Tiller testifies in own defense

WICHITA, Kan. (AP) — A doctor accused of violating Kansas’ late-term abortion law testified today that the head of the state’s medical board recommended the physician he used for the second independent opinion required for the procedure.

Dr. George Tiller, one of the nation’s few late-term abortion providers, is accused of breaking a state law requiring that an independent Kansas physician sign off on any late-term procedure.

Tiller took the stand today, recalling a June 1999 conversation with Larry Buening, who was executive director of the Kansas Board of Healing Arts.

Tiller testified Buening implied the consulting physician, Dr. Ann Kristen Neuhaus, could “come down” to his clinic to meet with his patients.

“He said, Why don’t you use Kris Neuhaus and that will take care of all of your problems,’” Tiller testified.

Tiller went on trial Monday on 19 misdemeanor charges stemming from abortions he performed at his Wichita clinic in 2003. Kansas law allows abortions after a fetus can survive outside the womb only if two independent doctors agree that it is necessary to save a women’s life or prevent “substantial and irreversible” harm to “a major bodily function,” a phrase that’s been interpreted to include mental health.

Tiller, 67, testified today that Neuhaus had no financial or legal interest in his clinic.

He also told jurors that he and his family have suffered years of harassment and threats from anti-abortion protesters. His clinic was the site of the 1991 “Summer of Mercy” protests marked by mass demonstrations and arrests. His clinic was bombed in 1985, and an abortion opponent shot him in both arms in 1993.

Jurors were shown photos of his bombed clinic, as well as a photo of him on a gurney being loaded onto an ambulance after he was shot.

He said federal marshals protected him not only during the 1991 abortion protests but also after another abortion provider was assassinated in 1994. That federal protection continued until 1997, he testified.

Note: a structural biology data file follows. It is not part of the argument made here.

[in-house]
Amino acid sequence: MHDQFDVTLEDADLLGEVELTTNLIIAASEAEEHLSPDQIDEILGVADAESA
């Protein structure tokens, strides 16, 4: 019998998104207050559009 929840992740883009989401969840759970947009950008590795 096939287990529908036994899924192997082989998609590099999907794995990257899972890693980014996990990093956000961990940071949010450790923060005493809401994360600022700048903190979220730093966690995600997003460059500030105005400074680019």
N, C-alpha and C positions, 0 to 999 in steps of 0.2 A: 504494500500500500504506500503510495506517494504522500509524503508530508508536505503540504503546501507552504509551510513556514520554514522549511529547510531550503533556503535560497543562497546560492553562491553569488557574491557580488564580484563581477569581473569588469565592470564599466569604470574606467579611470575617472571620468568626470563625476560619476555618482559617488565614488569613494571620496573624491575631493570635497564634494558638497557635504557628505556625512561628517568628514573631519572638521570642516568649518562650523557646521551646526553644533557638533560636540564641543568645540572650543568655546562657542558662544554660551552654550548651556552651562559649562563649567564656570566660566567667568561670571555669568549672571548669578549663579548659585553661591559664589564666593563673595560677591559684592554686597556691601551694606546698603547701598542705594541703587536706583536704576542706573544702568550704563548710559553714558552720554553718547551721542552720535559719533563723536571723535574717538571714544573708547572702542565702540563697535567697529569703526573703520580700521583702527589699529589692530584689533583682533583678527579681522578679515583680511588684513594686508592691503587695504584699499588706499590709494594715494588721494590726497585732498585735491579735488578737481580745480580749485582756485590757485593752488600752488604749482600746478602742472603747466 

Prosecutors rested their case Tuesday after calling Neuhaus as their lone witness.

Prosecutors described Neuhaus as essentially a Tiller employee whose only income at the time came from patients she saw at Tiller’s clinic. The defense argued she only came to his clinic for the convenience and safety of patients, pointing out she paid for her own expenses, such as malpractice insurance and travel costs.

Tiller’s patients paid Neuhaus a cash consultation fee of $250 to $300.

The state tried to cast doubt on Neuhaus’s testimony that such consultations were common between physicians by bringing up a discussion she had with Tiller about her fees when he was recruiting her. The prosecution was trying to show that truly independent physicians don’t discuss their fees with other doctors for referrals.

But Neuhaus insisted she could not remember whether she had ever discussed with Tiller her consulting fee, even after being shown notes Tiller purportedly took during a conversation over her fees when he recruited her in 1999.

“You are the one bringing it up. Why don’t you ask Dr. Tiller?” she snapped back at prosecutor Barry Disney.

Neuhaus later acknowledged she had “an agreement” with Tiller whereby she would charge patients an agreed amount and he would start referring his abortion patients to her.

Neuhaus first testified about her relationship with Tiller in a 2006 inquisition under a grant of immunity from former Attorney General Phill Kline, an anti-abortion Republican whose investigation of Tiller formed the basis for the current charges against him.

Neuhaus testified Tuesday that she feared prosecution because under Kline “it was open season” on abortion providers. She also likened that 2006 inquisition conducted by Assistant Attorney General Stephen Maxwell to a “torture chamber.”

Kline said in an e-mail today to The Associated Press that he had never met Neuhaus, calling her allegations about the torture chamber “silly claims.”

He said she had a lawyer and was given bathroom and lunch breaks during the deposition. The current attorney general, Stephen Six, also granted her immunity two months ago.